By now, you’ve probably heard or realized that through the gyrations of the Hebrew and Georgian calendars, mixed with American law and tradition, 2013 is the first and only year that the first full day of Hanukkah falls on the American holiday of Thanksgiving. Hanukkah + Thanksgiving = Thanksgivukkah, or Hanugiving. Whatever you call it, you can definitely expect there to be great food.
All over the web and traditional press, paeans are being written to this once-in-a-lifetime (once-in-forever?) bit of calendar cross-dressing. There is, of course, a Facebook page. And a Twitter account. And a Pinterest board for decorations. Here is a sampling of some of the better and more popular postings:
From the Associated Press via ABC News and other outlets:
It’s a turkey. It’s a menorah. It’s Thanksgivukkah!
An extremely rare convergence this year of Thanksgiving and the start of Hanukkah has created a frenzy of Talmudic proportions.
There’s the number crunching: The last time it happened was 1888, or at least the last time since Thanksgiving was declared a federal holiday by President Lincoln, and the next time may have Jews lighting their candles from spaceships 79,043 years from now, by one calculation.”
For all the foodies out there, from BuzzFeed’s food section:
This holiday won’t happen again for 70,000 years. (Really.) So celebrate to the max: Manischewitz-brined turkey, pecan pie rugelach, a cornucopia of gelt, and lots more. On Nov. 28, 2013, for the first and only time in any of our lifetimes, the first day of Hanukkah falls on the same day as Thanksgiving. Thanksgiving + Hanukkah = Thanksgivukkah. (Yes, it’s kind of like Sharknado.)”
From the fashionista world of Refinery 29, there’s this:
If you’re an observant Jew, you probably already know that the first full day of Hanukkah falls on Thanksgiving. If you’re not an observant Jew, well, now you know. This rare convergence has been given the questionable portmanteau of “Thanksgivukkah,” which is still probably better than “Hanugiving.” The last time this happened was 1888. And if you believe this quantum physicist, it won’t happen again for 70,000 years. For that, you can thank the Hebrew lunisolar calendar and the Gregorian calendar, which operate on very different systems. We’re not going to try to do the math for you, because this explanation does it a whole lot better than we ever could.”
One of what I’m sure will be many blog posts on Huffington Post:
Many many years ago, before Rihanna and pumpkin spice lattes, the God of Jewish Things and the God of American Things sat down to discuss the future. The God of American Things designated that her holiday, “Thanksgiving,” should happen at the end of November so all the Americans could take advantage of fall’s seasonal bounty for their celebratory feasts. The God of Jewish Things agreed that Hanukkah should always fall in December, so the glow of the menorah could warm the cold winter nights. They shook hands and marked it in their calendar. As the God of American Things stood up to leave, she spilled her mead all over one of the pages in the calendar. “I’m so sorry!” she wailed. “Eh, I’m sure it’s fine,” said the God of Jewish Things, trying to soothe the frantic, slightly intoxicated God of American Things. Alas, all was not fine. That page, by chance, was 2013.”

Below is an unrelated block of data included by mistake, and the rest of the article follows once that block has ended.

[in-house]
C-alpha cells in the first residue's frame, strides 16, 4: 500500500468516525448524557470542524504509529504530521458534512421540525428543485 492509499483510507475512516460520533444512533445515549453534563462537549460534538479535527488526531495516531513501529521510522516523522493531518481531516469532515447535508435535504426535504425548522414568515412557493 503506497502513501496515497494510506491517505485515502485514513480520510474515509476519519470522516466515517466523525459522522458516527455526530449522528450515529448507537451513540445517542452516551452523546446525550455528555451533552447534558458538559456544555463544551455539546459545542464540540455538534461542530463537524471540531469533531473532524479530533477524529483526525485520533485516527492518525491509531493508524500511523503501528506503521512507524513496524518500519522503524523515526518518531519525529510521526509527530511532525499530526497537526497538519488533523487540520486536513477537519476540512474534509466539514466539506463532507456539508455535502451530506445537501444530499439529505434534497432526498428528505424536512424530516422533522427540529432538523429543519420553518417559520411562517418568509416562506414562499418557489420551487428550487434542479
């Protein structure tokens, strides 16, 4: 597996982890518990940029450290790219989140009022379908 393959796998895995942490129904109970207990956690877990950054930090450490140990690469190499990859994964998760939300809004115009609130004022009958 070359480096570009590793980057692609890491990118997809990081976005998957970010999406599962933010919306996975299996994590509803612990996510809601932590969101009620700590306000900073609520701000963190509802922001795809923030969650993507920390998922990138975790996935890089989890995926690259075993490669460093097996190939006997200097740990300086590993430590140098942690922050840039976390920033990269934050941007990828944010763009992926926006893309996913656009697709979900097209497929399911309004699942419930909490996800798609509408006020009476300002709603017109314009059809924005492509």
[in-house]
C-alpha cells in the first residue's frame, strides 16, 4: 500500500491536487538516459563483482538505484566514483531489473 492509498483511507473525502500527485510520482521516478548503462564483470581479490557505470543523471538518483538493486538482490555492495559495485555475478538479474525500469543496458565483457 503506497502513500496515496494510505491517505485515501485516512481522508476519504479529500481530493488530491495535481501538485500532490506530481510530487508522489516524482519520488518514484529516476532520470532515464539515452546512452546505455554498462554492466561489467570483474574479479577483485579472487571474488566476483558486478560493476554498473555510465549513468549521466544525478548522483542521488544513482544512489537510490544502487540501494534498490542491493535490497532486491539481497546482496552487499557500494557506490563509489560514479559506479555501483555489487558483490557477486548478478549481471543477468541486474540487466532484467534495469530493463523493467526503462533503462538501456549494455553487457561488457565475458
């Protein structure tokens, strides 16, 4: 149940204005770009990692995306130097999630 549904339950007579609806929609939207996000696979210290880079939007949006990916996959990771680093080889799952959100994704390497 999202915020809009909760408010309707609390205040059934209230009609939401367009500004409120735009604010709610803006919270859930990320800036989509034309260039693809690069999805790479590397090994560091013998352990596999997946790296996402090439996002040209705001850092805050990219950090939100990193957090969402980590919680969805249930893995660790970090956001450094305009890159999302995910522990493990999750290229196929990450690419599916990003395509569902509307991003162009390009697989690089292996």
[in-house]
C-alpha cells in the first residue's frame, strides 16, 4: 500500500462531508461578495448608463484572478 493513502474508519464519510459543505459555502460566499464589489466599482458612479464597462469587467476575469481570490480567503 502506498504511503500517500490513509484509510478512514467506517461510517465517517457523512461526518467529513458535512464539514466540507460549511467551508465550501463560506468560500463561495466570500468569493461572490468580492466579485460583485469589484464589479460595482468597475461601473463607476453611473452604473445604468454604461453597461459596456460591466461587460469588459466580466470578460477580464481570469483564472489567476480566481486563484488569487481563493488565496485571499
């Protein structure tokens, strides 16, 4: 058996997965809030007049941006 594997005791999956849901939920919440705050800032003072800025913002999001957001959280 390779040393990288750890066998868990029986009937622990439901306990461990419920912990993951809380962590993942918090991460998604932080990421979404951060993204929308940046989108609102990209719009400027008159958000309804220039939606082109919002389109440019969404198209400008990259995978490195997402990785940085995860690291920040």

And what do our Israeli cousins, who don’t really know from Thanksgiving, think about all this? Here is a selection:
First of all, now that the three weeks of Tishrei holidays are over, the next thing we have to look forward to is Hanukkah, or Thanksgivukkah, since the Festival of Lights coincides with Thanksgiving.”
Why is this Jewish New Year different from all other Jewish New Years? On all other Jewish New Years, we dip apples in honey, prepare outlandishly large holiday meals, go to synagogue, hoping and praying that we are inscribed in the book of life. But this year, we’re doing it all really, really early. Crazy early. Historically, once-in-a-lifetime early.”
And of course, Stephen Colbert had to weigh in as well:
Thanksgiving Under Attack – Hanukkah:
The fact that the Jewish year 5774 has a really really early line-up of fall and winter holidays is mitigated by the fact that it is a leap year, and therefore has an extra month of Adar – Adar II. Which is lucky, because without Adar II pushing the spring holidays back into March and April, where they belong, we would also be looking at: Puritine’s Day or Valenturim. Really!